It is enormous because if DW has another poor free agent summer, Ilya Kovalchuk will probably leave Atlanta in two years. If DW has another poor summer the fans stay away and this city gets the "failed NHL market" label. The Thrashers will either return to the playoffs and excite the fans and their star Ilya Kovalchuk or another fatal spiral will begin. If DW has another poor summer the team will miss the playoffs, the GM will probably be fired, Kovalchuk will probably refuse to re-sign and a new GM will take over with a giant rebuilding project on his hands during the 10th anniversary season of the Thrashers. (Happy 10th Season Thrasher fans!!!!)

I like Don Waddell as a person, but I'm really tired of seeing a bad hockey product out there on the ice. The clock is ticking. This is a make or break week for Don Waddell, the Atlanta Thrashers and perhaps even NHL hockey in Atlanta. I know I'm not sleeping well thinking about all this, I'm guessing he isn't either.


  • I've never been a believer that money was misspent on Bobby Holik. The problem, in my opinion, was that the money was spent and then the NHL locked out the players. BH was brought to Atlanta for a specific reason at a specific time. Unfortunately, the lockout had a rather large impact on that signing.

    If you want to discuss poorly spent funds, look at last years defensive corps. The Thrashers D was improving 2 years ago. Then known entities were exchanged for unknown entities, and the results were horrendous. I don't understand why a team would willingly replace players with their dopplegangers (Devries & Klee). Where was the upside in that personnel move? The largest misuse of salary was to be found in the defensive zone, namely Zhitnick and Klee.

    You're right though. Starting tomorrow is a big week for the Thrashers. I don't think they should be pursuing Brian Campbell. Not just yet. I would prefer DW sign younger, sound, although probably less exciting prospects. I think Atlanta needs to concentrate this year on being competitive and putting a better face on the franchise. Not necessarily with the fans, but NHL players.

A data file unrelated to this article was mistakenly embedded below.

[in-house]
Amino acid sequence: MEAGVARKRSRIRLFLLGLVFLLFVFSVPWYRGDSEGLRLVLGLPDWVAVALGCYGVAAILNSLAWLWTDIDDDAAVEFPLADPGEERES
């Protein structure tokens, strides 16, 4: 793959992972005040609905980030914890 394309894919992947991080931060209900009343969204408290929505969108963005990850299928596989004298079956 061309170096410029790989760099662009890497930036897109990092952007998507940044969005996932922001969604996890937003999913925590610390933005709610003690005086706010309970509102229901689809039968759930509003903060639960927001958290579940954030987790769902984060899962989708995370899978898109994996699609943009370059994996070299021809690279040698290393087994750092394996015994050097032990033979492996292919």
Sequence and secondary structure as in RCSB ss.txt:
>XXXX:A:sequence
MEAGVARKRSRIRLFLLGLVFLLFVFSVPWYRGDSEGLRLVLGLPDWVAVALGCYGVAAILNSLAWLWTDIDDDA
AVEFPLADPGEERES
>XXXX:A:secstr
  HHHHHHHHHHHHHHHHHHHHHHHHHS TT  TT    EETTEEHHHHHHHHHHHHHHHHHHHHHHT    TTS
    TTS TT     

By Blogger Andrew, at 7:31 PM  

  • Falconer,
    I was arguing with someone of the value of Perrin. He thinks that Perrin would be better on the 3rd or 4th line. I told him that he had the most points, but 2nd most goals. His stats say 1st line, but not sure if he can be effective on the line with Kovalchuk. So, I say 2nd line. But even then, we have to wait to see if we get a good center during free agency. Let's say we do get a good center, and he is on the Kovy line or not, which centers would you put on what lines? Just want to know your opinion.

    I think that Perrin would be 2nd or 3rd with Christensen on either also, and Thorburn continuing on the 4th line. If so, where would you put Little? Or do you have someone else in mind?

    By Anonymous Steve, at 7:20 AM  

  • I think the perception that the owners are sitting on their cash comes from several sources. The teams lack of success in luring a top D man or center might lead some to believe it's all about the money. The failure to hire a head coach last season and the concession closings at the arena smacks of doing more with less; the latest buzzword in a corporate culture committed to maximum profits at minimal costs.

    The fact that ASG has spent it's money unwisely doesn't exactly fill me with confidence in the people running this team.

    By Blogger Steve L, at 12:05 PM  

  • Earl Sleek: thanks. I added Lupul back into the post.

    By Blogger The Falconer, at 5:02 PM